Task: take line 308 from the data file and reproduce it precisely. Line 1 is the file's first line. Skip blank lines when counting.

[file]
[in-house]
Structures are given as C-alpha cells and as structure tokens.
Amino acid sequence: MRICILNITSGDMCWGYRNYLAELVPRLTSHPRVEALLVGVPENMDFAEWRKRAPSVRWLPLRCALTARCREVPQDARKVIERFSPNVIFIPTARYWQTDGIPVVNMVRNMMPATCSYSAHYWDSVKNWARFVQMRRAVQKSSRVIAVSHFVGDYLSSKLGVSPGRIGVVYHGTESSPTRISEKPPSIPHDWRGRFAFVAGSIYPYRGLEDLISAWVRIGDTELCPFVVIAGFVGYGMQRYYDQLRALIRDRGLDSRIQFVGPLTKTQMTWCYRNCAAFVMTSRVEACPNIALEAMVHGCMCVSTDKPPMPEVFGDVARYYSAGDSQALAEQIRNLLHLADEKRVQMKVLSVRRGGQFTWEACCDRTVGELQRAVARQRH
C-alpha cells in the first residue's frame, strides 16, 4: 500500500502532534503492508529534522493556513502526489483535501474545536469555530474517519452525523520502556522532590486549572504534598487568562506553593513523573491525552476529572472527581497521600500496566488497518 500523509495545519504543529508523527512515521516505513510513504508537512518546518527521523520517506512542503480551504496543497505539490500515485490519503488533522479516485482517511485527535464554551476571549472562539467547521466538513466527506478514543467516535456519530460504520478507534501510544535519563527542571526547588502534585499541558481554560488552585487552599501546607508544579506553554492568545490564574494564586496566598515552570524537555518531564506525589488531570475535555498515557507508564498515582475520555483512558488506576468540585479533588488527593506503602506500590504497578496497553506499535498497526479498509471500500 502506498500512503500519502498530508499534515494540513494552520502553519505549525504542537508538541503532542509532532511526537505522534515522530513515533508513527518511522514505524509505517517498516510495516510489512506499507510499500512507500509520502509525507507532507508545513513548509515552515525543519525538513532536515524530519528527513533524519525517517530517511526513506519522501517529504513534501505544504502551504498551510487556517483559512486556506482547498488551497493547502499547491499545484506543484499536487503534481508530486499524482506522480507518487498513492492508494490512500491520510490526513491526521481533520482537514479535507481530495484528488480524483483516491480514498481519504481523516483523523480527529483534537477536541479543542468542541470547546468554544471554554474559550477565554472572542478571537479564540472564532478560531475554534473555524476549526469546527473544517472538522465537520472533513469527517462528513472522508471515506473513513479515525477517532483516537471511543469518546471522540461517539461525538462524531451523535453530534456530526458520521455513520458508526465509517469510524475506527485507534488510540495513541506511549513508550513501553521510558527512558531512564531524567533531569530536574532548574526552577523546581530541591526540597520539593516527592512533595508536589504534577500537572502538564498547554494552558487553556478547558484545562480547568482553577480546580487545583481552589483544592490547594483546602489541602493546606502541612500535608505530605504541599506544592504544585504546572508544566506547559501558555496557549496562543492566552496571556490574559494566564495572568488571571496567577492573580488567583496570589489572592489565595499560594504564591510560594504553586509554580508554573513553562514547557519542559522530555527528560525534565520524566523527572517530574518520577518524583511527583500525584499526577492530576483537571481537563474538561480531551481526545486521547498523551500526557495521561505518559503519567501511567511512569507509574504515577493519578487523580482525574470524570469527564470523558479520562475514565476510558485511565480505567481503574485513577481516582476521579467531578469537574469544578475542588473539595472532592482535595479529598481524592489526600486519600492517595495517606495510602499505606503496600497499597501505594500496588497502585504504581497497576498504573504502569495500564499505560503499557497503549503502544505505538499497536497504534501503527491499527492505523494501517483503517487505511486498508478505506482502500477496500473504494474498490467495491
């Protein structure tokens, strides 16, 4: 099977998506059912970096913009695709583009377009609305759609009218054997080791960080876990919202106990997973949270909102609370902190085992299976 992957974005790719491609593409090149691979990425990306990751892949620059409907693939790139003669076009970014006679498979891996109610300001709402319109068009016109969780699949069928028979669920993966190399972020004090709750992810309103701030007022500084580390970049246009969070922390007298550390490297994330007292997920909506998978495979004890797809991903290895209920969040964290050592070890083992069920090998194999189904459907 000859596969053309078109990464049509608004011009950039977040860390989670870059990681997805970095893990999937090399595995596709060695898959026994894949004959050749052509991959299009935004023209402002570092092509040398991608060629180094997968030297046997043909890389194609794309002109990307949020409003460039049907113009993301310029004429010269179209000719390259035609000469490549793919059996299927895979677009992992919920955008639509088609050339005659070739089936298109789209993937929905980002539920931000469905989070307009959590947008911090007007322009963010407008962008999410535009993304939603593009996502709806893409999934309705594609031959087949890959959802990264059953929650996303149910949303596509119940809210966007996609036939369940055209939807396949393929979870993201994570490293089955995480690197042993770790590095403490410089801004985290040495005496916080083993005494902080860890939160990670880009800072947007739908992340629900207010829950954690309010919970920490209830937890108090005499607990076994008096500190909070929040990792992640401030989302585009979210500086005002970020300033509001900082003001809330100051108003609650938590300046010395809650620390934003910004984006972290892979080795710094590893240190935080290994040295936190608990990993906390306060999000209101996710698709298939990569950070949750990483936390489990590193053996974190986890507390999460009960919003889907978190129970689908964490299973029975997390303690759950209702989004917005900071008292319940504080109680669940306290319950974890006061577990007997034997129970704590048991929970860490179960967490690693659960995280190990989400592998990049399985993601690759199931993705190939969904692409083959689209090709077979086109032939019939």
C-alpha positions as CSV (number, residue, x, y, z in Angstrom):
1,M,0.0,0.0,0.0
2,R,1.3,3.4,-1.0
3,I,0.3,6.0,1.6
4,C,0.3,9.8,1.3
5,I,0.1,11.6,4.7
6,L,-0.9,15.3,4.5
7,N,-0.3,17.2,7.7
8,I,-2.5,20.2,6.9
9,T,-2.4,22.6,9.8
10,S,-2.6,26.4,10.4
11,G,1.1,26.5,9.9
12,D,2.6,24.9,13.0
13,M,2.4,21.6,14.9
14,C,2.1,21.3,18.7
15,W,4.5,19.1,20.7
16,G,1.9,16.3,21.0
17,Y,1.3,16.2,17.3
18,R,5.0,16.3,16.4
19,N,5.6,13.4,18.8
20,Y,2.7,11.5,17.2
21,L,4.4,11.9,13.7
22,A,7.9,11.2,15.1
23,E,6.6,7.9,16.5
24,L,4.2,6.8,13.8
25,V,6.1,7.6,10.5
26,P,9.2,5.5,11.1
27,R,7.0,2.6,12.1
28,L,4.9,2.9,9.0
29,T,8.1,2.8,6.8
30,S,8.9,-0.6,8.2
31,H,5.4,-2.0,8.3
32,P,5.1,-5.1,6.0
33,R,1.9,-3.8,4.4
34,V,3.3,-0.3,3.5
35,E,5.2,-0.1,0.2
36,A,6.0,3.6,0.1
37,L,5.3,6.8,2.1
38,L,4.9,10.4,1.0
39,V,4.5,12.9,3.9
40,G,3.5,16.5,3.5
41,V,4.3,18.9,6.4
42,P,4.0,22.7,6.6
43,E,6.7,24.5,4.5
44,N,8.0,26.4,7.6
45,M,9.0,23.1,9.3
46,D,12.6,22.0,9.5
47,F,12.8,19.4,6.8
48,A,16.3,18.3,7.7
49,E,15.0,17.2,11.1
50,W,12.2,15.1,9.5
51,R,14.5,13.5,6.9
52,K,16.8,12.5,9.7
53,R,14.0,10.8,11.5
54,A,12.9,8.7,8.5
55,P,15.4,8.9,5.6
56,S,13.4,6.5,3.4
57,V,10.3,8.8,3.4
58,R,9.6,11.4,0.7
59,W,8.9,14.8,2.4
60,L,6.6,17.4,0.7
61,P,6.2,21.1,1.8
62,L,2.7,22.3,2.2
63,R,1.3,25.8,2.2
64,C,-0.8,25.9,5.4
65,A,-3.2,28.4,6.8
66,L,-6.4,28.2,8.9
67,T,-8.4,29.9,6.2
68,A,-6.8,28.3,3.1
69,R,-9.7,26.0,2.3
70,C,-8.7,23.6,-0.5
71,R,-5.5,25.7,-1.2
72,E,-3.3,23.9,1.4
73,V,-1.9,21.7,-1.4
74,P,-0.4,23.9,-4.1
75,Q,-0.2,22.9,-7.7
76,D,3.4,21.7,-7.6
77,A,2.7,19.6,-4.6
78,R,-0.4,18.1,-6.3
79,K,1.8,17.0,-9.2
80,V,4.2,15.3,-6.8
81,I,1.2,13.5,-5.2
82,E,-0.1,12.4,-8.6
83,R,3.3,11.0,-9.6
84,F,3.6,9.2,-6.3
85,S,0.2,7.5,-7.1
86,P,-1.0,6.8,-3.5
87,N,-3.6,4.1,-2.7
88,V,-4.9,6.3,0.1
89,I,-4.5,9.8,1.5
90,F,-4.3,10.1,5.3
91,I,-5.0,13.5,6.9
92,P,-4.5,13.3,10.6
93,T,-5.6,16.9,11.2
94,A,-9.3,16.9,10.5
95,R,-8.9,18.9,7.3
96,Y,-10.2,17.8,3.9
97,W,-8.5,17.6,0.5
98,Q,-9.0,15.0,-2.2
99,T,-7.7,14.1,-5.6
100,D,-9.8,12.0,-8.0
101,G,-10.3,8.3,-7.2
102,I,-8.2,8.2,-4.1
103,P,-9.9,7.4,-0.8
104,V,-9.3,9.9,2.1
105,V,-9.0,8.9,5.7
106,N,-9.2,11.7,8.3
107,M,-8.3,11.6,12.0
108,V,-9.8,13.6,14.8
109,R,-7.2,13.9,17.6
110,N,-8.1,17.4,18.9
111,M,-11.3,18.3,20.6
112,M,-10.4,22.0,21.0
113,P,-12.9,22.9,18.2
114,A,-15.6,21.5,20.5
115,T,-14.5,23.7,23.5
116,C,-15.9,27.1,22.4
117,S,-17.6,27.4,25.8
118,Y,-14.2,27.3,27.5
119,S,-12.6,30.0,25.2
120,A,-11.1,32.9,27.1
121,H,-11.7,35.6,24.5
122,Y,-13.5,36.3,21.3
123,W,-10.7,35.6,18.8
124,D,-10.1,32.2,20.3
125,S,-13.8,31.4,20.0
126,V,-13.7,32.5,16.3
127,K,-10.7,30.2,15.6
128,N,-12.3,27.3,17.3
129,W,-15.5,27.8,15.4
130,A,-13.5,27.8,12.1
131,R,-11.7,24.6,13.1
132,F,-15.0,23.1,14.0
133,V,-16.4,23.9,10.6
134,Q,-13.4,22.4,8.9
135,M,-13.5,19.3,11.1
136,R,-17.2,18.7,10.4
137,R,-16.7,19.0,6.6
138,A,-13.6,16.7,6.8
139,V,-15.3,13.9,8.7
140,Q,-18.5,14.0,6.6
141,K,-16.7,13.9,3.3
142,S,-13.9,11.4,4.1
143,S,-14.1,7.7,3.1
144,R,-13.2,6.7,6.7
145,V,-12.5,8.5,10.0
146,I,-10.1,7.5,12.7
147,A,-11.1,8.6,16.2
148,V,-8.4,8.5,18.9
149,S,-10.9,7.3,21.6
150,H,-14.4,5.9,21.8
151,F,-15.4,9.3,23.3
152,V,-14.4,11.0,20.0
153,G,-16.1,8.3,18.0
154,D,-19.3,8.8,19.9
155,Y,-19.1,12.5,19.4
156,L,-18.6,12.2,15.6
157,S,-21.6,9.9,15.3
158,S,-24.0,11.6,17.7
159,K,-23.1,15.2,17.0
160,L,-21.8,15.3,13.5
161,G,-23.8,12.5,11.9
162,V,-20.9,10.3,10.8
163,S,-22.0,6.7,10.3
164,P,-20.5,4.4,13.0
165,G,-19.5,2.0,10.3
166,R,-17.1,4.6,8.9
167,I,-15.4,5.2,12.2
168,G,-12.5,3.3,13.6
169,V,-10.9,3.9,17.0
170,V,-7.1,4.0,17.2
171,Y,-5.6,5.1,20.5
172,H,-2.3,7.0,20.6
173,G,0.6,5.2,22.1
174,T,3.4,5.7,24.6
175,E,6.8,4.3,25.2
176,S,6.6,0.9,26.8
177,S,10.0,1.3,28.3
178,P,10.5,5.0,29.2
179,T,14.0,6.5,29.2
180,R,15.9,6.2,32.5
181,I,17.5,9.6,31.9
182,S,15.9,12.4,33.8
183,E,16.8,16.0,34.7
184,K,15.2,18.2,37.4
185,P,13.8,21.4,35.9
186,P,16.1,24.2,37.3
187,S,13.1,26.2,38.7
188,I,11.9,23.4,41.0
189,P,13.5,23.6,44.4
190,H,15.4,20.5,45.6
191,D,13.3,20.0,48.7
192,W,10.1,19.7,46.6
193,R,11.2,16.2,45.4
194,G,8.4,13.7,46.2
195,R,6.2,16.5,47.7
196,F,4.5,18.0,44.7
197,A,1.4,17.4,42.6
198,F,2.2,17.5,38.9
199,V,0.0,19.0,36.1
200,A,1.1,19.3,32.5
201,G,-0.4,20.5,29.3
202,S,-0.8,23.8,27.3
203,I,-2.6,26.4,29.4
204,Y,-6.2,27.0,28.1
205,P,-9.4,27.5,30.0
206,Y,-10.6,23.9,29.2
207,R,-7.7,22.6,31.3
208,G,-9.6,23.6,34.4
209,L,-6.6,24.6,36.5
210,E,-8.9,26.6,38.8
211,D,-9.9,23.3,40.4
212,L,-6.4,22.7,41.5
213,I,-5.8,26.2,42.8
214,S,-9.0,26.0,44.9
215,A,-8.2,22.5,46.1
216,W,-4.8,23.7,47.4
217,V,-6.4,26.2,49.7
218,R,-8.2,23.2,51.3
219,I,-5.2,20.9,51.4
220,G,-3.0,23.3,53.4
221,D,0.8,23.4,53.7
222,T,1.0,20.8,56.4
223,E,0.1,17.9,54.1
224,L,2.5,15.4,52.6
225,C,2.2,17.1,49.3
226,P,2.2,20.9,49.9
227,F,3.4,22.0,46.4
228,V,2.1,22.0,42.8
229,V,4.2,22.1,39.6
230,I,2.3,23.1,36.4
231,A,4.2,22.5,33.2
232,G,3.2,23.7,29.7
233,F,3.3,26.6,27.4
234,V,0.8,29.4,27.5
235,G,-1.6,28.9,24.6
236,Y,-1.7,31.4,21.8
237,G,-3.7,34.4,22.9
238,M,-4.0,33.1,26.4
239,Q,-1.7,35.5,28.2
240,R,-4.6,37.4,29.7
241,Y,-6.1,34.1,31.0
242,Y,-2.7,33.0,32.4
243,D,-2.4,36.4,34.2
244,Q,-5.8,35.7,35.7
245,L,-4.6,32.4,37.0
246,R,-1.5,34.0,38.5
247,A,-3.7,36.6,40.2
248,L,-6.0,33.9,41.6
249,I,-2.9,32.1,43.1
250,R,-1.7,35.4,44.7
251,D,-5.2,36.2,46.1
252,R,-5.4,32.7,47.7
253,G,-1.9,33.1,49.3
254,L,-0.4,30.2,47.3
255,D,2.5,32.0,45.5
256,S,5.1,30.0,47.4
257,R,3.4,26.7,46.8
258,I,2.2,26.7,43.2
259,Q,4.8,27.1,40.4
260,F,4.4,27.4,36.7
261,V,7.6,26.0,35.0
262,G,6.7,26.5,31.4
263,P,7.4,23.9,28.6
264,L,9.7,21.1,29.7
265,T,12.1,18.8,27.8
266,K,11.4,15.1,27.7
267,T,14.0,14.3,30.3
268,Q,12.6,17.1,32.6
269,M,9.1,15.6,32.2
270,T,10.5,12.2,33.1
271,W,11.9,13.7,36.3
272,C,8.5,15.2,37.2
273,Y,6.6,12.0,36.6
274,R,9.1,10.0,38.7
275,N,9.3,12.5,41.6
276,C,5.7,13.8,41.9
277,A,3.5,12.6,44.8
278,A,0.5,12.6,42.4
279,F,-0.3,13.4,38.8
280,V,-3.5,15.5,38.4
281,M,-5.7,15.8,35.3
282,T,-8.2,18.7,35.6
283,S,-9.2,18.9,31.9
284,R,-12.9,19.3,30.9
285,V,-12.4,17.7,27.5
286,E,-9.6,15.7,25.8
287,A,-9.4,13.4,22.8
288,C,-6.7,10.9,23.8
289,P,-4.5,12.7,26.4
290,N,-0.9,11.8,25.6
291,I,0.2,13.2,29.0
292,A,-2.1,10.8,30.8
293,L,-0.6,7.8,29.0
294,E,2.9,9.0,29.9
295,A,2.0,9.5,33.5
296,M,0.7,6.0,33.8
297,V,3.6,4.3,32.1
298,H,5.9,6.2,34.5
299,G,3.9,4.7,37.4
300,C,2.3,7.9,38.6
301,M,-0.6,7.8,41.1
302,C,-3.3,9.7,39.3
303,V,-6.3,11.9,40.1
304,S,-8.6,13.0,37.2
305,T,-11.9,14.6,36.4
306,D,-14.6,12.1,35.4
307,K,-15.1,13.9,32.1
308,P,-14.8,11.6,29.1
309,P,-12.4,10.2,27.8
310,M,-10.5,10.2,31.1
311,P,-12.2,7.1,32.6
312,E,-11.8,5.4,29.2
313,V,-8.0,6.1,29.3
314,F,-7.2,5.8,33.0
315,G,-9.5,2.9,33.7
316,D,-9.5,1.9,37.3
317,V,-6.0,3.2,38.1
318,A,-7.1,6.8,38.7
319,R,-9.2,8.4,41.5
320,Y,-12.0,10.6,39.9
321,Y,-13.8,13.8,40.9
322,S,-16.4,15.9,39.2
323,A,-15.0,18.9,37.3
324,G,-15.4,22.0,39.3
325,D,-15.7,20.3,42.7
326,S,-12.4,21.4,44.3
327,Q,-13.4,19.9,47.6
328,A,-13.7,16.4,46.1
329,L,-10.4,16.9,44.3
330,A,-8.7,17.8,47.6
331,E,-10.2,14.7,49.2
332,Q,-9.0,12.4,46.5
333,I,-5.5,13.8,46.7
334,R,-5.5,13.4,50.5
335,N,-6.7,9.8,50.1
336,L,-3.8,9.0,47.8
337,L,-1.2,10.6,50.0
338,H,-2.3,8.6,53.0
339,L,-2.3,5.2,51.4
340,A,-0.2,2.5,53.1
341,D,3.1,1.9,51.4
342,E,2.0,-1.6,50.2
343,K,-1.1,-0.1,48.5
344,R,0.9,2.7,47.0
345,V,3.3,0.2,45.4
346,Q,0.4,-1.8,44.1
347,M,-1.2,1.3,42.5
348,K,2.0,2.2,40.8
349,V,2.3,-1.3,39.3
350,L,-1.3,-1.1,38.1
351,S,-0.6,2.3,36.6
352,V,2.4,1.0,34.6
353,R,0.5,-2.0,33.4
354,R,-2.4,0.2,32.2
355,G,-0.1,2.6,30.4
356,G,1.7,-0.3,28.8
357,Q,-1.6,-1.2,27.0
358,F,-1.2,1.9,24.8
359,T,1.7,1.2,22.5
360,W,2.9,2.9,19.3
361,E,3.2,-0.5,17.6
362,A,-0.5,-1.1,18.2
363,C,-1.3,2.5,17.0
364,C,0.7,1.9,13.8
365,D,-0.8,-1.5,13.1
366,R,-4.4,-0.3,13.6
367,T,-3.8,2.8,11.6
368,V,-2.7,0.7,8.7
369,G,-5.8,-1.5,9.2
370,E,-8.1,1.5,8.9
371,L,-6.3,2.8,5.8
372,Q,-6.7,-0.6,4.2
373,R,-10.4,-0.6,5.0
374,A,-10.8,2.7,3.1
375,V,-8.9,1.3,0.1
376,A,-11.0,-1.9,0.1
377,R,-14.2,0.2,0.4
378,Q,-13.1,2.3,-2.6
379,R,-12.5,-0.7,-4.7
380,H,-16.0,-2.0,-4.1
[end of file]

302,C,-3.3,9.7,39.3